Sunday, April 01, 2007

A trusted voice of news in Bolivia

Father Jose Gramunt, to the right, is a Jesuit priest and highly respected newspaper columnist here in Bolivia. He appears in the major dailies and is a model of fearless political and social commentary. Because of his longevity and his independence of any political party over many decades, he has a unique standing. His opinions carry a lot of weight. He doesn't pull any punches, and he is as likely to question the tactics of the left as the right.

He is also the founder and director of a national news service called Fides that is known for its independence and credibility, which really counts in a country where no one trusts any authority. Most of the papers in the country subscribe to it. It offers general news as well as sports, business, politics, crime, etc. Fides also has a radio news network of some 30 stations around the country.

A recent report from the Interamerican Press Association mentioned that Gramunt's news agency has received threats from President Morales's party, which accuses the journalists of "promoting sedition with the goal of overthrowing the government of Evo Morales."

Father Gramunt asked me to do a critique of a week´s production of the wire service for his 10 journalists. His goal: How could they make their news report more enterprising, with more initiative, and be less reactive? Over two mornings, and two batches of salteñas (tasty filled pastries), we went into that, and the journalists participated with lots of energy and enthusiasm.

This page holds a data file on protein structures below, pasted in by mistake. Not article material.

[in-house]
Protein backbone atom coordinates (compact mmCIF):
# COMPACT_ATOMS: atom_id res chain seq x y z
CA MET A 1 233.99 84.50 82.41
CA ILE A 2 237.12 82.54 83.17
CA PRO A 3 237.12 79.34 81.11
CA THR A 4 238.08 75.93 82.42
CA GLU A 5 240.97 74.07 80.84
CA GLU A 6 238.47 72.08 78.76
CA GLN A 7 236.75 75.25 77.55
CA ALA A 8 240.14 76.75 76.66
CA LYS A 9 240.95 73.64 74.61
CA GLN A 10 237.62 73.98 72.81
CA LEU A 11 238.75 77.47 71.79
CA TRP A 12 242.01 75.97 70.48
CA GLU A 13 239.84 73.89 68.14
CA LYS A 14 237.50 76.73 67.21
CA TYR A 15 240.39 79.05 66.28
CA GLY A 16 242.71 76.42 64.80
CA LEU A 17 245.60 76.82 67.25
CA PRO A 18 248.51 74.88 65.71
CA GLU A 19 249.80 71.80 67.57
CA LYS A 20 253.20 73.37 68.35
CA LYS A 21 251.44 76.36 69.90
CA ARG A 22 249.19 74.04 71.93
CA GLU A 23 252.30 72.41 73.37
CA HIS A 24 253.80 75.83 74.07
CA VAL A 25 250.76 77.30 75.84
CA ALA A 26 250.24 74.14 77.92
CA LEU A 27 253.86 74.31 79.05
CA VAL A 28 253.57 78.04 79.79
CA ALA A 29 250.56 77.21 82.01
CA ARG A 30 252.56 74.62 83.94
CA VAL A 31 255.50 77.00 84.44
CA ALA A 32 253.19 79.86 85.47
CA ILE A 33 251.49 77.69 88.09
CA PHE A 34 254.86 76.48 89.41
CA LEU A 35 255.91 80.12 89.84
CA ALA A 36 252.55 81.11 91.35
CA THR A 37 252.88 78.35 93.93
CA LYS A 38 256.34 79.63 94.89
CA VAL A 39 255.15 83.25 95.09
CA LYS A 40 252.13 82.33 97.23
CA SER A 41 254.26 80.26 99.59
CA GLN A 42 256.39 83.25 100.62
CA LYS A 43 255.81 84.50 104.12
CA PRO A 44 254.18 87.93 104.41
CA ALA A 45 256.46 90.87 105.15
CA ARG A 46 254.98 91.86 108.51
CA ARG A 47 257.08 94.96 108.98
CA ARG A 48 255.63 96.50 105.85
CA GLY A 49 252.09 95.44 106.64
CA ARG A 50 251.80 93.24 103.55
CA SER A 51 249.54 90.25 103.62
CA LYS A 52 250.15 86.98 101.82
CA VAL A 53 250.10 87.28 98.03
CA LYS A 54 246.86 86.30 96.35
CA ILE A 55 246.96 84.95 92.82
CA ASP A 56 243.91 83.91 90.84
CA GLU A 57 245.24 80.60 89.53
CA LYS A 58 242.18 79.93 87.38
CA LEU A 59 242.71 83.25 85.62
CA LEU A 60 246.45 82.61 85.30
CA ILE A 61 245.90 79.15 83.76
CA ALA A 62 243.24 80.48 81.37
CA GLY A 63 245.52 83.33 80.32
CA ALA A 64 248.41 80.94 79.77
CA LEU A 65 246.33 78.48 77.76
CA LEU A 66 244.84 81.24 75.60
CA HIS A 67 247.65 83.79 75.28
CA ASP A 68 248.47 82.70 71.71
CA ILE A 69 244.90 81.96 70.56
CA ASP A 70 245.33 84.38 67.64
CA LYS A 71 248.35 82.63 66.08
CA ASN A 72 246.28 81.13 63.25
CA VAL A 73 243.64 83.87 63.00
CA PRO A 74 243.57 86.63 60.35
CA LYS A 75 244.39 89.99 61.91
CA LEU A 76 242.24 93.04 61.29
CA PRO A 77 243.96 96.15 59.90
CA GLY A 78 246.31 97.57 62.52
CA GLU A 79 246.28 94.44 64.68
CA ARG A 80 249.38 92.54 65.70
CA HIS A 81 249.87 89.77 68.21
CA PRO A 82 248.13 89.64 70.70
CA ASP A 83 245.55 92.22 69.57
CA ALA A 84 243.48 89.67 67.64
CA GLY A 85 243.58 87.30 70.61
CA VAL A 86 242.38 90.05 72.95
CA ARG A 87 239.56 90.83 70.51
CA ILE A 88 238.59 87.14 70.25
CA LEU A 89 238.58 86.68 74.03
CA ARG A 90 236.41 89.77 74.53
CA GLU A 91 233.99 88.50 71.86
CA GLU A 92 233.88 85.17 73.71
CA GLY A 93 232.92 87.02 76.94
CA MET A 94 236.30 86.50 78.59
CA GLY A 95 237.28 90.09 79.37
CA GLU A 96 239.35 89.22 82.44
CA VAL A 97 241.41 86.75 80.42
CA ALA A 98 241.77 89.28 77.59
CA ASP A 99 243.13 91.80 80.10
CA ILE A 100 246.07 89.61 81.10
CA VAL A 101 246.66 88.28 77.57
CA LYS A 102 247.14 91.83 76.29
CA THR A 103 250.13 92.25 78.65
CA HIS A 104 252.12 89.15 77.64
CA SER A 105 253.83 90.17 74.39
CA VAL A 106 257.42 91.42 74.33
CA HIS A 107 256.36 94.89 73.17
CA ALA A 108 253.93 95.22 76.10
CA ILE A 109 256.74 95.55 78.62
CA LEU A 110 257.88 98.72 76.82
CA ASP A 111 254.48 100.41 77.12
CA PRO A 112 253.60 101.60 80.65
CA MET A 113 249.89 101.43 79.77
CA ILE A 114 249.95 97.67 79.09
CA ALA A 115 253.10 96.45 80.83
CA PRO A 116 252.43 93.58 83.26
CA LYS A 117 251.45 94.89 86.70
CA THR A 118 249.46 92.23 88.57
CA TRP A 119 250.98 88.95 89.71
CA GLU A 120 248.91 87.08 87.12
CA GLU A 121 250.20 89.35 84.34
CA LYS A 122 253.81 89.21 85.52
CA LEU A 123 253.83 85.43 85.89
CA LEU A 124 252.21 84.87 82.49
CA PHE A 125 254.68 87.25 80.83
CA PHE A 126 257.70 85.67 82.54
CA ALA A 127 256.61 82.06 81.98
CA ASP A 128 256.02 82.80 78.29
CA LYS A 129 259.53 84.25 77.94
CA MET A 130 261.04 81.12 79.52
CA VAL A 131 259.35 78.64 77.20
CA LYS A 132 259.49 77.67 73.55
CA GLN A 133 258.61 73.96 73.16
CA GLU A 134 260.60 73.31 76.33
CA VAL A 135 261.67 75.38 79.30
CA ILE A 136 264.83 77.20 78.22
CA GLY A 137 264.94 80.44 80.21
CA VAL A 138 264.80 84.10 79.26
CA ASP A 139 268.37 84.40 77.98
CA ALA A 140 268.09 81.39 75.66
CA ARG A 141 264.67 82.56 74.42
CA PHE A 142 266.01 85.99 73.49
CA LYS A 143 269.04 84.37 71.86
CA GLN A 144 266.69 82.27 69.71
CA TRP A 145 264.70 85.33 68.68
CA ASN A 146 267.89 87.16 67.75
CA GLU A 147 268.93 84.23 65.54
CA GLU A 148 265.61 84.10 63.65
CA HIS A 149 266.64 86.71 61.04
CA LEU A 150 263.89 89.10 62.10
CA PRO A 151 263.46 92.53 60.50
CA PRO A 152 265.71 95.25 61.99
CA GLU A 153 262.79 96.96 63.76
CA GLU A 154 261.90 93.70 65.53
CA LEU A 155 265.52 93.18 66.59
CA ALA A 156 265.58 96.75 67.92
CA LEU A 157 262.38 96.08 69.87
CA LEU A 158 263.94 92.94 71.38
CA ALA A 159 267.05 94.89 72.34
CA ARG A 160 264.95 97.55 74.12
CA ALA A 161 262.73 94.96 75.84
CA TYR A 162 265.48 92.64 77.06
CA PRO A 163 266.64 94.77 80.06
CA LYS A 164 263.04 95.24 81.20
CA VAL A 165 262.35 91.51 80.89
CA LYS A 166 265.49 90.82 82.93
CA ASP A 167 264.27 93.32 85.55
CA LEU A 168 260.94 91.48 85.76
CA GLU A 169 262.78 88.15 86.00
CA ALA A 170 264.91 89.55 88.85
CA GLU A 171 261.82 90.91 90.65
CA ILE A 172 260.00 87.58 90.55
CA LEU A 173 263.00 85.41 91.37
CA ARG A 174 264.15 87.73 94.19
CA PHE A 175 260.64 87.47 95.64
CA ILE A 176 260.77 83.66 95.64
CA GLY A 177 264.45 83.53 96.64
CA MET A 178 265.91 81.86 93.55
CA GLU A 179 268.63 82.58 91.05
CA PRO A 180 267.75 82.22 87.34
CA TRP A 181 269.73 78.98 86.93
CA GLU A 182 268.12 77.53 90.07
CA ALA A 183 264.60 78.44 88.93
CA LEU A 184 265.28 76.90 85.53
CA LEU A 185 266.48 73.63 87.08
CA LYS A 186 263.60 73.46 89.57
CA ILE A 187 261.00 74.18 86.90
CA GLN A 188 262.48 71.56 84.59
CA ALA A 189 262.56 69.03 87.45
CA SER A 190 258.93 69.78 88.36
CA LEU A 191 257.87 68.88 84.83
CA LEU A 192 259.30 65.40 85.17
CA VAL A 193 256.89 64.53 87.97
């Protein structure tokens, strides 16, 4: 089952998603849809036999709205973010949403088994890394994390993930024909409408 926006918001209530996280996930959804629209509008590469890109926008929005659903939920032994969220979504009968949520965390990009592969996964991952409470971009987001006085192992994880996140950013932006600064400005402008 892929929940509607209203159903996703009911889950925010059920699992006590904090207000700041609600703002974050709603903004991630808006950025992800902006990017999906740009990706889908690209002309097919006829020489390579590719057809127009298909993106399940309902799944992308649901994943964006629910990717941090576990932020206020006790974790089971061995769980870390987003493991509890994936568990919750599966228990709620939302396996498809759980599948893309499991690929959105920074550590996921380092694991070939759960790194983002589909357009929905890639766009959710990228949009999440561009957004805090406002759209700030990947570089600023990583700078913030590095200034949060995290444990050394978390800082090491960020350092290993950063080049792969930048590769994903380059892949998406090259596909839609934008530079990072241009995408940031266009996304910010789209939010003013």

Journalists want to work for Father Gramunt. He has trained many of the best in the country. Born in Tarragona in Spain, he came to Bolivia in 1952 as a student and eventually persuaded his Jesuit bosses that he should be a journalist. The news service grew out of a Jesuit radio network whose original focus was on religious programming. Gramunt wanted to do more journalistic programming but the church couldn´t finance it. The only way he could make it work financially was to start a subscriber news service, which is what he did in 1963. It´s managed to pay its own way for more than 40 years. Gramunt, 84, has a real sense of mission. He knows how important a credible news source is in an emerging democracy.

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